The Supreme Court of Canada recently dealt with the issue of timely bail in R. v. Reilly, 2020 SCC 27. Mr. Reilly had been arrested and held in police custody in downtown Edmonton for 36 hours before being brought before a justice for a bail hearing. Prior to trial, defence filed a Charter application alleging breaches of sections 7, 9, 12, and 11(e), the right not to be denied reasonable bail without just cause. At the start of the application, the Crown conceded that there had been a breach of section 503 of the Code and that Mr. Reilly’s sections 7, 9, and 11(e) Charter rights were violated. The Honourable Judge R.R. Cochard held that the evidence reflected a “systemic and ongoing problem” whereby “the state has abrogated its duty to its citizens” and imposed a stay of proceedings.
The Crown appealed the stay of charges. On appeal, Justice Slatter set the stay aside and returned the matter to the Provincial Court for trial. Justice Slatter held that an individual remedy for the breach of Mr. Reilly’s Charter rights can be crafted at the conclusion of the proceedings. Mr. Reilly appealed this decision.
On October 13, 2020, the Supreme Court of Canada heard Mr. Reilly’s appeal and Justice Brown delivered a unanimous oral judgment on that same day, allowing Mr. Reilly’s appeal and restoring the stay of proceedings. Justice Brown specifically included paragraph 63 of the Honourable Judge R.R. Chochard’s reasons in his oral judgement, citing “that the breach of s. 503 of the Criminal Code, R.S.C. 1985, c. C-46, was an instance of a systemic and ongoing problem that was not being satisfactorily addressed”.
“Special Delays” and Defence Counsel Recourse
The Supreme Court did not address “special” bail hearings specifically in Reilly; however, they did reinforce the fundamental nature of an accused person’s right to a bail hearing within 24 hours. An accused person superficially being brought before the court within 24 hours of their arrest does not fulfil their legal right if they are prevented from having their bail addressed for administrative reasons against their will. To solve the problem, the courts must send the message to Parliament that there are consequences to the prosecution of crime if bail is not addressed within 24 hours. Only then will resources be provided to the criminal justice system so that bail hearings can take place within 24 hours if requested.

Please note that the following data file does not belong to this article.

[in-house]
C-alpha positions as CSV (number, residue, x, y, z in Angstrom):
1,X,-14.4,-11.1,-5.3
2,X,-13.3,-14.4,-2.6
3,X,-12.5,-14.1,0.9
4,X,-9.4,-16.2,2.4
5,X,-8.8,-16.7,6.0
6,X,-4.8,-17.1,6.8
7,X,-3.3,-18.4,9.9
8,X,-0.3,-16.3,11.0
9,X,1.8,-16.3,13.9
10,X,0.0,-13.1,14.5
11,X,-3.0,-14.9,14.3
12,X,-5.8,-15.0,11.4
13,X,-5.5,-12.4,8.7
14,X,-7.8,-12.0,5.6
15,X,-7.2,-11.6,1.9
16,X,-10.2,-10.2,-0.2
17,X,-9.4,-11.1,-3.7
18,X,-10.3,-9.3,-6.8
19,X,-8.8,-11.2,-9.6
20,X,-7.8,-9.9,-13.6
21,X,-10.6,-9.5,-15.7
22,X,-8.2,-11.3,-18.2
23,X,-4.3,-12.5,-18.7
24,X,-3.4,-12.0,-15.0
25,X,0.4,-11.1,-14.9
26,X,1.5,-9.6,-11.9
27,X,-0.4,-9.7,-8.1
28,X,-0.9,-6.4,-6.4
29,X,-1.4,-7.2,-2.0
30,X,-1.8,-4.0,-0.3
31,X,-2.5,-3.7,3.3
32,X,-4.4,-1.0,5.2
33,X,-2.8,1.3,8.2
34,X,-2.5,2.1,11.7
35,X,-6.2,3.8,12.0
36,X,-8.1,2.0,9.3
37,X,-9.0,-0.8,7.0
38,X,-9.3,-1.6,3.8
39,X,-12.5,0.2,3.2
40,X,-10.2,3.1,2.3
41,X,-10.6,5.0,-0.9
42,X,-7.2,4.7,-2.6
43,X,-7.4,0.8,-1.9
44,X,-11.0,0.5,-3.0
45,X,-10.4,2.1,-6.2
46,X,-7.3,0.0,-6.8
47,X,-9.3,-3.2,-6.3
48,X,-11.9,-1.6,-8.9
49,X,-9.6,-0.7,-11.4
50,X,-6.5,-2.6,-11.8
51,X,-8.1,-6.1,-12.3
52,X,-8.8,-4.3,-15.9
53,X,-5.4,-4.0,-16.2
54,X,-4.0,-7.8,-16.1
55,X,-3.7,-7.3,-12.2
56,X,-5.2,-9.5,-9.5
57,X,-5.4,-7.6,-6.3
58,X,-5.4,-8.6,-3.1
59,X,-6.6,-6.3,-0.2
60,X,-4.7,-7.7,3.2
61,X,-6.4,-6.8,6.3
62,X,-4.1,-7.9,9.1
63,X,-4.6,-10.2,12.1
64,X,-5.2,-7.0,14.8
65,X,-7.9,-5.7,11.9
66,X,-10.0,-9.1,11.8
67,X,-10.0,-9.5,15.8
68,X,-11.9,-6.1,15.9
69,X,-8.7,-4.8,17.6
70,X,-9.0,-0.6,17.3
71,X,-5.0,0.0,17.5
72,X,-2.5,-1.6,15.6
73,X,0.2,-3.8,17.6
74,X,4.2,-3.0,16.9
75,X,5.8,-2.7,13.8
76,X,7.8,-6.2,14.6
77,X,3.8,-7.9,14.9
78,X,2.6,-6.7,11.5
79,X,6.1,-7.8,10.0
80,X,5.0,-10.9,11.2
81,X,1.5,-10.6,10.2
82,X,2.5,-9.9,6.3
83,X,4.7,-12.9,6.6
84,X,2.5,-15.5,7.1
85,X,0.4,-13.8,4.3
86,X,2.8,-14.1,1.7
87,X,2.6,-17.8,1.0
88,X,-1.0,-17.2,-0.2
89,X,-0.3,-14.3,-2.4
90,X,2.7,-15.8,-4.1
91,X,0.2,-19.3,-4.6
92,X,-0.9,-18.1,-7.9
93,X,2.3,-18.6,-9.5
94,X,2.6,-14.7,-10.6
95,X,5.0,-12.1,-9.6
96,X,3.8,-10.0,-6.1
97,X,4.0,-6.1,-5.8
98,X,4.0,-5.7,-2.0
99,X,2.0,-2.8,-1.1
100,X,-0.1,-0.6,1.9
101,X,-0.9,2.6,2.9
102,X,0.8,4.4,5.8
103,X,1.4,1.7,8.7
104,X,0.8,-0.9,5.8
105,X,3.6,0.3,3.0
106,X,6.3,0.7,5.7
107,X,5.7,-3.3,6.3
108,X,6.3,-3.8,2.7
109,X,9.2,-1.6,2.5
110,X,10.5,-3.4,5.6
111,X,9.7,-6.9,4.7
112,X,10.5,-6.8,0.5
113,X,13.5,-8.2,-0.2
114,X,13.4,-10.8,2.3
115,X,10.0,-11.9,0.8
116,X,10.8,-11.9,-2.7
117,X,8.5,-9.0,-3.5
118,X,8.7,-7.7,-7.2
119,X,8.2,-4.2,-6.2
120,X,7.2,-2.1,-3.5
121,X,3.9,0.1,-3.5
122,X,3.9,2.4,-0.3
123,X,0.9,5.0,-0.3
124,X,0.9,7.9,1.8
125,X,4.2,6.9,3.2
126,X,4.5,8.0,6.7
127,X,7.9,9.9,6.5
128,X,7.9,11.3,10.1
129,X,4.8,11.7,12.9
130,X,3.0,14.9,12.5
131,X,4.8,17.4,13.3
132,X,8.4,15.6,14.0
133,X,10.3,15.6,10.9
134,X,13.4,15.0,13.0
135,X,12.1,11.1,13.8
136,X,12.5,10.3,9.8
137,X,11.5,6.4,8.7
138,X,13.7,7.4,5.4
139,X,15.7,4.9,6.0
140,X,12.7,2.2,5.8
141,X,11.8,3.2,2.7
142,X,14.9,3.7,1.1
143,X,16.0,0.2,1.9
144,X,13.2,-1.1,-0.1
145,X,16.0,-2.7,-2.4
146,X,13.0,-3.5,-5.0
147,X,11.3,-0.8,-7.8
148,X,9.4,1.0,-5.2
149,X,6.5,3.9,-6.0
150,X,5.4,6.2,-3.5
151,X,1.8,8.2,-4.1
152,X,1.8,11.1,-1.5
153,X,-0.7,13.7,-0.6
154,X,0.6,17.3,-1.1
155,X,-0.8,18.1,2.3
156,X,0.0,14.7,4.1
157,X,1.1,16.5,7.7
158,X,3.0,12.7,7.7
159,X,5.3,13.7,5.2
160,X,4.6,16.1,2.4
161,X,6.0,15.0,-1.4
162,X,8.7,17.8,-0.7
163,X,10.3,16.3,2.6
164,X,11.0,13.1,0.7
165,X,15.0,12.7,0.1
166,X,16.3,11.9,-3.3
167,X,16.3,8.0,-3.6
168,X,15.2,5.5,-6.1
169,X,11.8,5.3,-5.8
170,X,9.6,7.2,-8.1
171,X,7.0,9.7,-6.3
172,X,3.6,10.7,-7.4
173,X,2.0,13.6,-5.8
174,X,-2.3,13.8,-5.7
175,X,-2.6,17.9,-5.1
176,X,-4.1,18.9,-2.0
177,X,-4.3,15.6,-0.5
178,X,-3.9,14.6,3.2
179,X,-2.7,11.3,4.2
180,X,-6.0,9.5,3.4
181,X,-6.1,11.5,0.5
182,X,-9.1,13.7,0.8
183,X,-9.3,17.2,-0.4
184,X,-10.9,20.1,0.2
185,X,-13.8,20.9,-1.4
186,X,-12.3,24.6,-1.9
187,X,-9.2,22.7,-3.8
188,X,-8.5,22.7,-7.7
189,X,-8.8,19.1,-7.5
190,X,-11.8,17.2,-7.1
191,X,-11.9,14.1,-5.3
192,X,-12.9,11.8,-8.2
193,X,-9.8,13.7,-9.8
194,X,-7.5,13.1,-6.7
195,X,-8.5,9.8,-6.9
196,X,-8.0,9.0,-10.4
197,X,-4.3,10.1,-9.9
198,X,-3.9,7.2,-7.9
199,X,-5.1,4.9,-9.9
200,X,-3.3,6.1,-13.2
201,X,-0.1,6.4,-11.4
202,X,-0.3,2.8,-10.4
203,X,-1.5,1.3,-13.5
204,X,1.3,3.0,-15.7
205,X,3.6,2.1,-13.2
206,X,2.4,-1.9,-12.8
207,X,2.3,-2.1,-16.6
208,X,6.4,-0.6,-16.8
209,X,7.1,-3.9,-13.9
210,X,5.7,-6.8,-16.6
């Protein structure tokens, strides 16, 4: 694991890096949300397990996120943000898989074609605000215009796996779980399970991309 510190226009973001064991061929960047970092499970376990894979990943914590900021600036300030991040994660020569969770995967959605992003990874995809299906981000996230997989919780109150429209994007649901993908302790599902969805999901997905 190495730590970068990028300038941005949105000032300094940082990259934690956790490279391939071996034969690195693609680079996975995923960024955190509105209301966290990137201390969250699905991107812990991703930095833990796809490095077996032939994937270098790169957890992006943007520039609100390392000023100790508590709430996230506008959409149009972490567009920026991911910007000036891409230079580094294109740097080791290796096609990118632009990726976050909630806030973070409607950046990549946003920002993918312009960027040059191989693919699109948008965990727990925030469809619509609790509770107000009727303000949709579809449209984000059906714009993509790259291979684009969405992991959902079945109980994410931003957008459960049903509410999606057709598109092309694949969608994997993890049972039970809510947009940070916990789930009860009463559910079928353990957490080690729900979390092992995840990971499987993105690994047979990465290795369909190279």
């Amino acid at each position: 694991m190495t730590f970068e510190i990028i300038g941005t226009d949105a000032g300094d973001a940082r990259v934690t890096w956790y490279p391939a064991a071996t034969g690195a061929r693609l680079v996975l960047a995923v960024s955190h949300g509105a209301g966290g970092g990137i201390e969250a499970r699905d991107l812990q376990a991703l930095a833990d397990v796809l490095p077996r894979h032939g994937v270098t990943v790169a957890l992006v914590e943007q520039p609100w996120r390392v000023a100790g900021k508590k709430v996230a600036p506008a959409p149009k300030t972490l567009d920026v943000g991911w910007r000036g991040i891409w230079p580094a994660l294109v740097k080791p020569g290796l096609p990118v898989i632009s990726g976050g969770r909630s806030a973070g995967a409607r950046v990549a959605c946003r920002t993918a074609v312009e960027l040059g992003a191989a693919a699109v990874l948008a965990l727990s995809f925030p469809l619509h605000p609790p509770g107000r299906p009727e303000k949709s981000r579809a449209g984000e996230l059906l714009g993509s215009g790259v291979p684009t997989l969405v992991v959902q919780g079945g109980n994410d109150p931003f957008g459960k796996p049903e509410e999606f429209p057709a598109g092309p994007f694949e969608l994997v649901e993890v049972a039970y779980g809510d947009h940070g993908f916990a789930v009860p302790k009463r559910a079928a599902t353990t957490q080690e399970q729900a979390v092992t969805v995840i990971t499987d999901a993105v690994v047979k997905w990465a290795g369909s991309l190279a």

Defence counsel’s only recourse to the problem of delayed “special” bail hearings is a Habeas Corpus application. To defence counsels’ misfortune, these are not normally funded by Legal Aid Ontario. They require a lot of preparation including a factum, book of authorities, and application record mirroring that of a section 11(b) application due to the correspondence that needs to be documented. When a Habeas Corpus application is brought in the Superior Court of Justice, the Crown in the past has responded by obtaining an earlier date for the special bail hearing, sometimes the very next day.
In this new administrative process for special bail hearings, only the Crown benefits from the delay. Duty counsel are not accustomed to running these lengthy bail hearings for multiple matters with a limited ability to properly prepare potential sureties. Private defence counsel are paid a total of two hours (on Legal Aid) no matter the length of the hearing. Many accused persons that fall into the “special” bail hearing category are prevented from running a bail hearing for days after their arrest. When they have their bail hearing, they have the vast resources of the state directed at ensuring their continued detention — they are just that special.